I enjoy a great story as much as a great pizza, Alphonso's owners Corey Washington and Tim Szuta have both.
I discovered Alphonso's, 1119 S. 108th St., in West Allis, thanks to a deal I purchased in January. I'd noticed a couple of different pizza places next to Tandoor on my visits there over the years, but I never got around to trying them until recently.
I walked in and saw a menu on the wall with the words "cracker crust." I was instantly optimistic for what was to come. Two guys in their 20s were behind the counter, one making pizzas and the other having just returned from a delivery. I eventually learned that these were the owners. I placed my order with Corey and watched him go to work.
While my pizza was baking I looked around the waiting area. A card table and chairs were just inside the store entrance and to the right. Above the table was a TV and next to the TV hung a boxing robe and boxing gloves. They belonged to Corey's grandfather.
Corey and Tim are big boxing fans, but also love for classic cars. The latter has significant meaning and a great story to the very existence of this pizzeria, but first let's get to the pizza!
It was difficult to watch my pizza come out of the oven and go into the box, knowing it would be at least 10 minutes before I could taste it. I hoped I wouldn't catch any red lights on the way home. I eventually arrived and it was go time. For me, there's just something special about opening the pizza box, looking inside and thinking "you're mine."
I picked up the first slice and was impressed by how heavy and sturdy it was. It seemed as if there were layers upon layers of cheese, below the toppings and above. Then I took the first bite, starting near the edge of the crust, and heard a loud crunch, similar to that of a thick Saltine cracker (yes).
Then I was hit by the "wow factor." That sauce! It was savory with a bit of sweetness, a delicious combination of seasoning. Combined with the thick layers of cheese and the sauce, I wouldn't have needed any other toppings to enjoy this pizza.
However, I don't eat cereal without milk, or burgers without fries, and I don't eat pizza without toppings. Fresh mushrooms, chunks of Italian sausage, and thin slices of pepperoni made this great pizza even better. How did two guys this young learn to make pizza like this? Ah, that's right – the story.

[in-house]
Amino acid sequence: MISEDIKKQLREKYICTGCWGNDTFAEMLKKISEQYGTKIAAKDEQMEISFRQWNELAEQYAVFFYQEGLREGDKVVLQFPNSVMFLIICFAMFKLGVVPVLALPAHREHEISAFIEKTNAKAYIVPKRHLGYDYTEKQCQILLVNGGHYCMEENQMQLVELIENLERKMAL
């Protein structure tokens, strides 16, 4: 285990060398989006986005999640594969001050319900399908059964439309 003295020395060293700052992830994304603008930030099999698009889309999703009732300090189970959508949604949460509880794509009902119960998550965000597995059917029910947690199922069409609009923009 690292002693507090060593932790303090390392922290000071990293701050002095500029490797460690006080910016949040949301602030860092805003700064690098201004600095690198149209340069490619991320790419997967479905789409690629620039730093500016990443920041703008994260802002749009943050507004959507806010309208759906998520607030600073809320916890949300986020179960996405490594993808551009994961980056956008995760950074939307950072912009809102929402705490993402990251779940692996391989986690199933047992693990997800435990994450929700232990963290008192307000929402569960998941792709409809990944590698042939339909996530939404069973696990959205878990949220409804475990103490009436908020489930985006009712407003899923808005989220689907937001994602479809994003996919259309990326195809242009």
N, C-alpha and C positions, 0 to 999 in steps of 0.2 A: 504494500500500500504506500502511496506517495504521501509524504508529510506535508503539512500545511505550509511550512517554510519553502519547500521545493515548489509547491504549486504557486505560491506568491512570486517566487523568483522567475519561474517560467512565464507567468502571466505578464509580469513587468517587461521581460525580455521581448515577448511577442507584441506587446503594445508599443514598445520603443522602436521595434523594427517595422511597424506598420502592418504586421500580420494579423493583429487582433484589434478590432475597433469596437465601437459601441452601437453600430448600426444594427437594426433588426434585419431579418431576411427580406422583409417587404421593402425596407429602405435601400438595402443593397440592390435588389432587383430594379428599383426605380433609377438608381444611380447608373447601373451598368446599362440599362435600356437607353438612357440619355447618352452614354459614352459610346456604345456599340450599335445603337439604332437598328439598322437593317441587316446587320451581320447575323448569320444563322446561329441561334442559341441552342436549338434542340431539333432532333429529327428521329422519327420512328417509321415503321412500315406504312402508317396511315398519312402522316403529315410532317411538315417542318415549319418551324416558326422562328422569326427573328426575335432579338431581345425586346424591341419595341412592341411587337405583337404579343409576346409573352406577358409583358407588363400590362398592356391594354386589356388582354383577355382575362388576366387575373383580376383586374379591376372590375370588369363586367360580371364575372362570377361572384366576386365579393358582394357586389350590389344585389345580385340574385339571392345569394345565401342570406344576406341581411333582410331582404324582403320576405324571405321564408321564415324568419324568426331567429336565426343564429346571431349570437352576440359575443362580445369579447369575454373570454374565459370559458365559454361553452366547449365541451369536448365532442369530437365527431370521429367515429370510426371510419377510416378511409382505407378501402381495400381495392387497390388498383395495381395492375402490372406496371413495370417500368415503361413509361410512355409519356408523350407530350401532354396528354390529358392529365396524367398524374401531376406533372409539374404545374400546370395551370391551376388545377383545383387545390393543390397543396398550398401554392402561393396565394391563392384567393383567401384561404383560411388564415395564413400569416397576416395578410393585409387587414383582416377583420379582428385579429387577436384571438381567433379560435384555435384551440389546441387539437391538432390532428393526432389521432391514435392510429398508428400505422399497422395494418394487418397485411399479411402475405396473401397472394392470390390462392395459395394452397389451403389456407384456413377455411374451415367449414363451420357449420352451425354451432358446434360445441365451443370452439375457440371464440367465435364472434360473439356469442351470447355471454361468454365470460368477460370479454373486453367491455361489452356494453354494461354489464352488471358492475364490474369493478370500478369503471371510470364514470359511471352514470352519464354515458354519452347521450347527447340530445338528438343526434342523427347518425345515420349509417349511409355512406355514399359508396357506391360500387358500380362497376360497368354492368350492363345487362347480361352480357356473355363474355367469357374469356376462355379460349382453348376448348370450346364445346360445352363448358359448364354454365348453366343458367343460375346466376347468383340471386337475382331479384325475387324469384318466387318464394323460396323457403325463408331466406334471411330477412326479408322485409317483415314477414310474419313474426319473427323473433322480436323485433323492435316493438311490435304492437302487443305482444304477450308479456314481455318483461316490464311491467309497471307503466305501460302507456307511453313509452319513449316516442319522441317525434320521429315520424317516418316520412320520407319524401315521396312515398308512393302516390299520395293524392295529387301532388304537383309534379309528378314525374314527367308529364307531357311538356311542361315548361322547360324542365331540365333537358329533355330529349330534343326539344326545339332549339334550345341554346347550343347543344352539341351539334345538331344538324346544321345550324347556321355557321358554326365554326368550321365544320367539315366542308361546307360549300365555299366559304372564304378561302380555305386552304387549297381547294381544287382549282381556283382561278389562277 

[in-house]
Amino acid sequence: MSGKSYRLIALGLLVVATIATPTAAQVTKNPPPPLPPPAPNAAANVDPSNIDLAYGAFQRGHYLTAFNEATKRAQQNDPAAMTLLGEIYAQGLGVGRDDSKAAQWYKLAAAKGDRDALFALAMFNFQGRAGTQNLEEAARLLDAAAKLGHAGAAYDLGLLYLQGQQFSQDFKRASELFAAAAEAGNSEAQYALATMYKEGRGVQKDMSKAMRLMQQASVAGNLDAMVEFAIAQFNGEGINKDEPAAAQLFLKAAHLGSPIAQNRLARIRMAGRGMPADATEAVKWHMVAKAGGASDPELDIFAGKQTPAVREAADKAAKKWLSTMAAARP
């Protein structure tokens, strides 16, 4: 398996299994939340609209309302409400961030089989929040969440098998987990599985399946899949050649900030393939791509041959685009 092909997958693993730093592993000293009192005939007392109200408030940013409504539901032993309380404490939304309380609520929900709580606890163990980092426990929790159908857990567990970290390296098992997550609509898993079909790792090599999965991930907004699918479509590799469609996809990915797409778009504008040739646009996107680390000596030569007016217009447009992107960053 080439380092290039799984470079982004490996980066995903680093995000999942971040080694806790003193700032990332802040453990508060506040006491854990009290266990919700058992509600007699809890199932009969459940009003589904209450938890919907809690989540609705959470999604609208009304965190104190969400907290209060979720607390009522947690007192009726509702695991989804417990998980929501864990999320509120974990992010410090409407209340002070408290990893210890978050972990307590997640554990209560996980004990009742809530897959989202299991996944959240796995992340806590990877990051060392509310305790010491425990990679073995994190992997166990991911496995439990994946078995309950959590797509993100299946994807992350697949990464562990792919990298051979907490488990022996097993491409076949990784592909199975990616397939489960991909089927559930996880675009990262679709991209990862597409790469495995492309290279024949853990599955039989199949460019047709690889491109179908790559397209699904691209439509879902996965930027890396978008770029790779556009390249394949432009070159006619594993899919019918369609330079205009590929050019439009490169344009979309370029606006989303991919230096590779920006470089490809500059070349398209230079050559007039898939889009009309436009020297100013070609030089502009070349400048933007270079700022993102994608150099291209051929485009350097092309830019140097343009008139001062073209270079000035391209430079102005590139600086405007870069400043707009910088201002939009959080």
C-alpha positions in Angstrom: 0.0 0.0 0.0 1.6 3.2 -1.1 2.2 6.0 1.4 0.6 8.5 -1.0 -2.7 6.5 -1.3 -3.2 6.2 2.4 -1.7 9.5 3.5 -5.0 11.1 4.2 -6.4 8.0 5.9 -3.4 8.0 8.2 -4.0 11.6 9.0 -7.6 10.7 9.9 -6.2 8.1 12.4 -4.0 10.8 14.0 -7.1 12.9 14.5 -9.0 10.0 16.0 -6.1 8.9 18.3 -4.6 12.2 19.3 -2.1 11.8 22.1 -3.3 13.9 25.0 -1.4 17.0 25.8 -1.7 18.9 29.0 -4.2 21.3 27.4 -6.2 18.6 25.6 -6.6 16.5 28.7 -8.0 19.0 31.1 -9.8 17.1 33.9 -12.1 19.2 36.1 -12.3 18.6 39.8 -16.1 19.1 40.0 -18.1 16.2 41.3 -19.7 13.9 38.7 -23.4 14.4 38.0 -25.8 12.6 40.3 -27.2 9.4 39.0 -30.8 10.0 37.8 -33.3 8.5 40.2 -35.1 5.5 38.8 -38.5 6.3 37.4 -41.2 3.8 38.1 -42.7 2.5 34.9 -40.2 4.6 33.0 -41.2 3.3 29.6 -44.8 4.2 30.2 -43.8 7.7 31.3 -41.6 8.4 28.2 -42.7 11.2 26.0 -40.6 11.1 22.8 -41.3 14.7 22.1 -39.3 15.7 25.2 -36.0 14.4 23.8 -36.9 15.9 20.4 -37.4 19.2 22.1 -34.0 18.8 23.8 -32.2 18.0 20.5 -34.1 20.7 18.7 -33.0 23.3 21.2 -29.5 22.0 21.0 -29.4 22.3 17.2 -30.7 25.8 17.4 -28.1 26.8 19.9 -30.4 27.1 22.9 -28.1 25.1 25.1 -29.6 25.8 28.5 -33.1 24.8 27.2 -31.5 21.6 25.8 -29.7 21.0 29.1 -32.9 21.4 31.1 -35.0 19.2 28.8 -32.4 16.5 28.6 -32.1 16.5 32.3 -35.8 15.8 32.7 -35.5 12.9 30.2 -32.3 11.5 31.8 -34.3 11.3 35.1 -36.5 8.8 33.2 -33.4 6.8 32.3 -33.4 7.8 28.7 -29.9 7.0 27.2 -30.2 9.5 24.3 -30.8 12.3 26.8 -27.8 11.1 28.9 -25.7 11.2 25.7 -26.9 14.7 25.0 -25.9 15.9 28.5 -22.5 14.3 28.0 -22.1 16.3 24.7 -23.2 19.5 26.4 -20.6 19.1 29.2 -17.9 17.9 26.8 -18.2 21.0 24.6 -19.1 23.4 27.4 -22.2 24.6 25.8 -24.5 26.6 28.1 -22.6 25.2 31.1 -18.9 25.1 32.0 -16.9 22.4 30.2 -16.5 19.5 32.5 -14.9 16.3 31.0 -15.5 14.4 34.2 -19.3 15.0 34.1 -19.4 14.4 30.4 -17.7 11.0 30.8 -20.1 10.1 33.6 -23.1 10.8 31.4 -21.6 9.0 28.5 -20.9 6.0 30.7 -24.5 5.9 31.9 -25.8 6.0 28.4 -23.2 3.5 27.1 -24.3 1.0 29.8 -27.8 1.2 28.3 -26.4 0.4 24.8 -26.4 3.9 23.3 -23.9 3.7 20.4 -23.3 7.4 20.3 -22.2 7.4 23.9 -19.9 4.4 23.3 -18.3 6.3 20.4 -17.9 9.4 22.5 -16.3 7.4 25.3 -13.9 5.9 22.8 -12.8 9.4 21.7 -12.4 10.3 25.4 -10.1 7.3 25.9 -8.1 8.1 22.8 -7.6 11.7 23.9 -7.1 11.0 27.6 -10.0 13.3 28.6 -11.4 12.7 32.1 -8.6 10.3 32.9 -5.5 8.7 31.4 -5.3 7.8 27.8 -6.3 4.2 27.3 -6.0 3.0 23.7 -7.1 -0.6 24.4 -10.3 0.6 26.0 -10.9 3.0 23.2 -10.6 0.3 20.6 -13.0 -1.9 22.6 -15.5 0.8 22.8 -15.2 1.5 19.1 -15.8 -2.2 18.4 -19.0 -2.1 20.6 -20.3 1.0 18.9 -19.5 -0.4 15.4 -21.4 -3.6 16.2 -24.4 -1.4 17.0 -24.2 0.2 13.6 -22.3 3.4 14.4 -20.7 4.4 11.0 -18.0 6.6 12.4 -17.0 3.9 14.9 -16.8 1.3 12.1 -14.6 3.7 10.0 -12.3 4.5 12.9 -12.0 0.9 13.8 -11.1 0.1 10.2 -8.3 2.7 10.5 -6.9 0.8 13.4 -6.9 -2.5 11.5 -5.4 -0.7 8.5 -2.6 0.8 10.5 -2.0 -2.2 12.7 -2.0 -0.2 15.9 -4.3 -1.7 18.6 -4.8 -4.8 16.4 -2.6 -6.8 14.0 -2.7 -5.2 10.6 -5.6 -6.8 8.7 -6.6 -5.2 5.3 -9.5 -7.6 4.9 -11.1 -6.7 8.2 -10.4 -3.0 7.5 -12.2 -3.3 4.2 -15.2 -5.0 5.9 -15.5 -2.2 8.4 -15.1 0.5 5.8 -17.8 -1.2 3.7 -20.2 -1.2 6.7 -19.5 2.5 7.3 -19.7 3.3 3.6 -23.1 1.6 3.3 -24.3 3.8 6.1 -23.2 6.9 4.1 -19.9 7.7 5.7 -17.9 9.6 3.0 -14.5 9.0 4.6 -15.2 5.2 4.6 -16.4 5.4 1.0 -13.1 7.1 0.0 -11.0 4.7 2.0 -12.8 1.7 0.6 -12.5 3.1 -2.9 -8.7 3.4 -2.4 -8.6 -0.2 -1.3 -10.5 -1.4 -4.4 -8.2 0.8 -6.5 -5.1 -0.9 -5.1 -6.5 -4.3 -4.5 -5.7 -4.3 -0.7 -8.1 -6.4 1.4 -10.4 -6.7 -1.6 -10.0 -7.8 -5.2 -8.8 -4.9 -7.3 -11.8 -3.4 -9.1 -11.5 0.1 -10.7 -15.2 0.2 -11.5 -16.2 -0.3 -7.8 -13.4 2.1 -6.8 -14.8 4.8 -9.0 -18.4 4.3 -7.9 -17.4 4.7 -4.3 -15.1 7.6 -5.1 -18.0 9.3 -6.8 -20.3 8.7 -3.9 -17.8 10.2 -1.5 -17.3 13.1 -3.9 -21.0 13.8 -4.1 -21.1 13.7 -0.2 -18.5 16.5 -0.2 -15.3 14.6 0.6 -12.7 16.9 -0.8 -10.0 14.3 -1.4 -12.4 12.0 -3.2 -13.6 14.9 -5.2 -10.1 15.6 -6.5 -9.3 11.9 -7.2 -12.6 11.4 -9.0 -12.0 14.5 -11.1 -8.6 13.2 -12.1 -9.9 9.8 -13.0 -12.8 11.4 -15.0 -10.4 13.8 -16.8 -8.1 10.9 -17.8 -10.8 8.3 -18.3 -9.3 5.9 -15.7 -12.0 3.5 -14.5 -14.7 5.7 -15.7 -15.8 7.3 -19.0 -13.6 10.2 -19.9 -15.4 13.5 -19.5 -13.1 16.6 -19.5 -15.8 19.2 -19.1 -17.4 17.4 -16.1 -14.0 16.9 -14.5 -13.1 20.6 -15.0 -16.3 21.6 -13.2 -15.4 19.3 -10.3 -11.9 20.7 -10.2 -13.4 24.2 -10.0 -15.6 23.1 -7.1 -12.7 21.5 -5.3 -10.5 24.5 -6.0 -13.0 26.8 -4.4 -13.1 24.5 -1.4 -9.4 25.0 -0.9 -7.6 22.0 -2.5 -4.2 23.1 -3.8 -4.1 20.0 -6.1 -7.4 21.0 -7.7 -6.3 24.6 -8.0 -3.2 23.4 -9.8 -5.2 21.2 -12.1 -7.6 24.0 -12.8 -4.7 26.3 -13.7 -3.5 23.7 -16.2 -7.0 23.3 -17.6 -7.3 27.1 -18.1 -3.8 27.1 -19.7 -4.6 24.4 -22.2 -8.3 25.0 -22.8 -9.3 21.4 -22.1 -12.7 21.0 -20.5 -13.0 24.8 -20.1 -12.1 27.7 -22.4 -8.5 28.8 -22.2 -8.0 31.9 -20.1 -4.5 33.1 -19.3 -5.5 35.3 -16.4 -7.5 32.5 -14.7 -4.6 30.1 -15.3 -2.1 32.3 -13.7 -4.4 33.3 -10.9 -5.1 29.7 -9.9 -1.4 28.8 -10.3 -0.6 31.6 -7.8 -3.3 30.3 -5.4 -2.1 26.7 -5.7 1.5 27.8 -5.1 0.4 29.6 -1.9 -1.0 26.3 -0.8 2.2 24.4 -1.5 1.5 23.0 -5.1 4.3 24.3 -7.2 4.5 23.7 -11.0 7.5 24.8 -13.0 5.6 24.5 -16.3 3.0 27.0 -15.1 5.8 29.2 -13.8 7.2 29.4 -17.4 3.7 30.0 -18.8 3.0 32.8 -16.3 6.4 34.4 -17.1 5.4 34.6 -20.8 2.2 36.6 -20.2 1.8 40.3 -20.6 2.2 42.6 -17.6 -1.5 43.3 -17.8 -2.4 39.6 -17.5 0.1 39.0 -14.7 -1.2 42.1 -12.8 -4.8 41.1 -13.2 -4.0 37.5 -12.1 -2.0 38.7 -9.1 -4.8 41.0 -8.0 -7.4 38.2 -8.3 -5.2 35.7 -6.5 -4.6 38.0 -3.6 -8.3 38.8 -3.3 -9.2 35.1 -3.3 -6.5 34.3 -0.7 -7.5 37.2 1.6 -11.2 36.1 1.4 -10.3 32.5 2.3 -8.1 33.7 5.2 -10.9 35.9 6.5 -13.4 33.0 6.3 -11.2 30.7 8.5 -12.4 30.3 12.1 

Alphonso's offers several pizza crust options: cracker crust, New York style, Super Bee (honey crust), Herbie (herb crust), Evel Knievel (ghost pepper crust – yes, ghost pepper), or you can order a stuffed pizza.
The menu also features calzones, specialty pizzas named after cars like the Cutlass Supreme (sausage, mushrooms, pepperoni, onions, green peppers and black olives), toasted sub sandwiches with boxing names like the Marciano Meatball and the Sugar Ray, and appetizers such as the Fuel Injected Garlic Bread, with garlic butter infused into the bread (this was some of the best garlic bread I've had anywhere).
You're probably sold on Alphonso's pizza now (did I mention it's veteran-owned?), but I also promised you a story. You want to know who Alphonso is, don't you? Below the glass covered counter, you will find the story of two boys who stumbled upon a 1968 Chevelle, owned by a special man that would change their lives, or if you can't wait to read it at the pizzeria, just click here.
Alphonso's, (414) 755-0341, is open Tuesday-Sunday, 4-10 p.m. Carry-out and delivery only (call for delivery area).
I graduated from Rufus King High School and the University of Wisconsin-Whitewater with a business degree.
My true passion for Milwaukee probably started after I joined the Young Professionals of Milwaukee (now called FUEL Milwaukee) which just celebrated its one year anniversary at the time. The events that I attended, and sometimes organized, really opened my eyes to what Milwaukee had to offer, as well as its potential for the future. So for the past, present, and future FUEL Milwaukee corporate sponsors out there, that organization does produce results (editorial)!
I love all of the Milwaukee Sports teams, professional and amateur. I love the Milwaukee arts scene and all of the festivals. I love that you can find a free concert in the summer just about every day of the week. I love the various neighborhoods around the Milwaukee area and the unique characteristics that they offer. I love the people who take the time to tell us about those unique characteristics. I have to hold my breath and count to ten when someone tells me that there is nothing to do in Milwaukee. Then I prove them wrong.
Most of all, I love the Milwaukee dining scene. I love how it continues to evolve with modern dishes and new trends while the classic restaurants continue to remind us that great food doesn't have to be "fancy schmancy." However, I also love the chefs that create the "fancy schmancy" dishes and continue to challenge themselves and Milwaukee diners with dishes we've never seen before.
Our media provides attention to the new restaurants, which is great, but I don't like seeing the older great restaurants close their doors (Don Quijote, African Hut) because they've been forgotten, so I try to do my part to let Milwaukeeans know that they're still out there, too. I do that through social media, online reviews, and a dinner club I run for my friends, where we visit restaurants they haven't heard of before or try ethnic cuisine they haven't had before.
My dream is that one day I can mention a great experience in Milwaukee and not have someone respond with "have you been to Chicago?" I don't like those people very much.